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Government chipping away at our liberties

  • 29 May 2015

One of the sharpest thinkers behind the drafting of the US Constitution was James Madison. His warnings about the encroachments of government power are prescient.

'I believe,' he asserted before delegates at the Virginia Convention to ratify the Federal Constitution in 1788, 'there are more instances of the abridgement of freedom of the people by gradual and silent encroachments by those in power than by violent and sudden usurpations.'

This points to the situation Australia finds itself in. There have been no violent usurpations. There has been no coup. There have been no acts of massive violence.

But data retention laws have been passed. National security legislation protecting ASIO from all operations short of murder while punishing the disclosure of material on secret intelligence operations has been enacted. Hundreds of police have been deployed in order to arrest a few teenagers. The stripping of citizenship of dual nationals is on the books. The noose around freedom, it would seem, is tightening.

Now, Australia has a newly appointed position – that of a counter-terrorism chief. It bears striking resemblance to moves made in the US to reflect the post-9/11 world, those involving the creation of such Orwellian departments as the Office of Homeland Security. New, upturned security environments require dramatic administrative responses – so we are told.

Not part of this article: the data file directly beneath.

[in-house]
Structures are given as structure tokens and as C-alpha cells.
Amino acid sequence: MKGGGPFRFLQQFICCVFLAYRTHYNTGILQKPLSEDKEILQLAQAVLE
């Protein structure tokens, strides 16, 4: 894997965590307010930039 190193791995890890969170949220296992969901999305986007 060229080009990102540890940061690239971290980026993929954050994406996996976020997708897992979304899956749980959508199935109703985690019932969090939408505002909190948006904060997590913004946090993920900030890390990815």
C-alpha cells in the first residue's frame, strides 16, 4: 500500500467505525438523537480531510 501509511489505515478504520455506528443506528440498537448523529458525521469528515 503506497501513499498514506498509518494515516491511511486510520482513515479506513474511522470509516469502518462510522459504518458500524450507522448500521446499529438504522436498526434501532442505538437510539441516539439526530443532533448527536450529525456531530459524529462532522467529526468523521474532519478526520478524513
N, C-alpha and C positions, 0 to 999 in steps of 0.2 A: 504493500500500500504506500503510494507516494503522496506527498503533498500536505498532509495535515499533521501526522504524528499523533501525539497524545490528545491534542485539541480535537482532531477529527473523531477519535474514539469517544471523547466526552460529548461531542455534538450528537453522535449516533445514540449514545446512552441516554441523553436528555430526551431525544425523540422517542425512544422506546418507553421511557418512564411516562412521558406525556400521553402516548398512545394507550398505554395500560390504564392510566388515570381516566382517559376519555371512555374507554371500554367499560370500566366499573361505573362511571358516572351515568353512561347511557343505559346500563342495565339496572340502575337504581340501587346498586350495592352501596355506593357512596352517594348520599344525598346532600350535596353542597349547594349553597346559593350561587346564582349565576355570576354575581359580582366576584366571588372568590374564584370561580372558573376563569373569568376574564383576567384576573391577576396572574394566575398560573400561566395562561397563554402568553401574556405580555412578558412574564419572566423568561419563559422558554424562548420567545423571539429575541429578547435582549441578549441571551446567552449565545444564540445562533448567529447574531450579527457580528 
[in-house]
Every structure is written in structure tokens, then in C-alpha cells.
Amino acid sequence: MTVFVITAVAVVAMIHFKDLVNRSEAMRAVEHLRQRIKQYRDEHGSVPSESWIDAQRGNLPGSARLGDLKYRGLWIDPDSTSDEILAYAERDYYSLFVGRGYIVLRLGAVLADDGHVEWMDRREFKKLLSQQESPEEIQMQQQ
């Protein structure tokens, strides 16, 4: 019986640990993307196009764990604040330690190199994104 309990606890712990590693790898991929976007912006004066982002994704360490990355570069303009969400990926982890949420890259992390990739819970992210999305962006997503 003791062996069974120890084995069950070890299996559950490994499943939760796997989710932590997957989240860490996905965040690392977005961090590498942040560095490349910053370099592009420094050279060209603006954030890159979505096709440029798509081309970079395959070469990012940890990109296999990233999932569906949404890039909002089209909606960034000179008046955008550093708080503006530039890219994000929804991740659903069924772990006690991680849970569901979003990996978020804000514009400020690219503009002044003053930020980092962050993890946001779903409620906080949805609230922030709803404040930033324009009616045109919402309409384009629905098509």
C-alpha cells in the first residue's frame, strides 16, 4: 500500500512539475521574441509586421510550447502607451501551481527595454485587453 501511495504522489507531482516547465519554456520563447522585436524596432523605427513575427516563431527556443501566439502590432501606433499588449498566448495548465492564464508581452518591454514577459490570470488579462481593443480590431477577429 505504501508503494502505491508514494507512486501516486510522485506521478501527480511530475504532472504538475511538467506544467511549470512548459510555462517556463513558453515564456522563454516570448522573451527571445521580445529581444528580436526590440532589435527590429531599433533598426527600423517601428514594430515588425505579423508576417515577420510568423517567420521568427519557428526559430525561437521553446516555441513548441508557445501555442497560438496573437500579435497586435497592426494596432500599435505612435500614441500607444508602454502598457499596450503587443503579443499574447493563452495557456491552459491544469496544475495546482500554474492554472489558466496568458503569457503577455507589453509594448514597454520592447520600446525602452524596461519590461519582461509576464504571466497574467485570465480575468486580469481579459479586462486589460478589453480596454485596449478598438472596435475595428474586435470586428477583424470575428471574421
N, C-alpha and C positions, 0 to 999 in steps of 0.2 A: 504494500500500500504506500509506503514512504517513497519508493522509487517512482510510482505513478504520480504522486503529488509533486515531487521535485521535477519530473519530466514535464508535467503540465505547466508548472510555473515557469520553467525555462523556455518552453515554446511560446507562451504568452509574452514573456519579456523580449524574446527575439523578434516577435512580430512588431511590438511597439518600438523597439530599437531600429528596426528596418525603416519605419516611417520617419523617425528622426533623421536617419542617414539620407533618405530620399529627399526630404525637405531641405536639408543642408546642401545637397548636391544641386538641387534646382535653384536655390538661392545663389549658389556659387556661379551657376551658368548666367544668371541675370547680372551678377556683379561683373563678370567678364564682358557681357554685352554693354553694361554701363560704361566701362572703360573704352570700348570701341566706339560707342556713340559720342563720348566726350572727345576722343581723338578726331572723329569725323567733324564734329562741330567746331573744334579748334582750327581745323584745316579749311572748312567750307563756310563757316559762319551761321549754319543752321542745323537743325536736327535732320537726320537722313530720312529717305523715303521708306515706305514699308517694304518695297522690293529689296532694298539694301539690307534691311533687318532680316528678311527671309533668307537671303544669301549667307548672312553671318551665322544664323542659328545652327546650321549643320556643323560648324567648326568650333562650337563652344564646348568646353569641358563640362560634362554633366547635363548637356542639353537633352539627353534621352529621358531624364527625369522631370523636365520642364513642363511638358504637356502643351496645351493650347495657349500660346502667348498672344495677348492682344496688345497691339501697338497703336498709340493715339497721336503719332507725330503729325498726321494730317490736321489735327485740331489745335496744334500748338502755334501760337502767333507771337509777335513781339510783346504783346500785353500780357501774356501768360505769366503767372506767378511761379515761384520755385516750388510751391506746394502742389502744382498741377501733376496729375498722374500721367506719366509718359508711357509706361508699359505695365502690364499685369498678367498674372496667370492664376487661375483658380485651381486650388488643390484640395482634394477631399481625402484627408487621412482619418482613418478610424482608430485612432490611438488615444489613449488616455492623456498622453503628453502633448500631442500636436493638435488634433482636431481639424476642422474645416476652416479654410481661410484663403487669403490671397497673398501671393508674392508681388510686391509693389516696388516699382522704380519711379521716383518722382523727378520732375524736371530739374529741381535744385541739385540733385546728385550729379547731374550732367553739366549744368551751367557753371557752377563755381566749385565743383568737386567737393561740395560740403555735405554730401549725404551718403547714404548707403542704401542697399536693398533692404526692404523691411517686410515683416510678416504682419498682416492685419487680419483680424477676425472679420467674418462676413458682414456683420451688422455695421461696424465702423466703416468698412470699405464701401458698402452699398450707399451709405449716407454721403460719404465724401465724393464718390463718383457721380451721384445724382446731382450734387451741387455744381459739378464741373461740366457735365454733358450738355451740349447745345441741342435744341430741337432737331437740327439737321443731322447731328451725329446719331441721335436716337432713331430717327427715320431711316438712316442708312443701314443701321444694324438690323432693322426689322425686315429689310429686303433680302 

The language of a counter terrorism chief sounds like surfeit bureaucracy, an unnecessary encrustation on the security state. Australia has policed and combated internal threats for decades, treating such matters as issues, not of dramatic radicalisation, but of ordinary crime dealt with under conventional laws. This was particularly the case in the 1960s and 1970s, which saw a flurry of anti-Yugoslav activity at the hands of Croat nationalists, some of whom did have Australian citizenship.

It has fallen to the former ambassador to Iran and Indonesia, Greg Moriarty, to fill the boots of a position that will coordinate counter-terrorism efforts. 'There are many different departments, many different agencies,' explained Foreign Minister Julie Bishop, 'and we want to ensure that there’s a completely coordinated approach and that nothing slips through the cracks.'

Absolute security, the minister fails to understand, entails a form of corrosive despotism. Such cracks tend to be squires to the protection of liberties. Instead, Prime Minister Tony Abbott insists on a form of reactive evolution 'to meet an evolving terror threat'.

In the background to the announcement of this new counter-terrorist position has been the ongoing inquest into the Lindt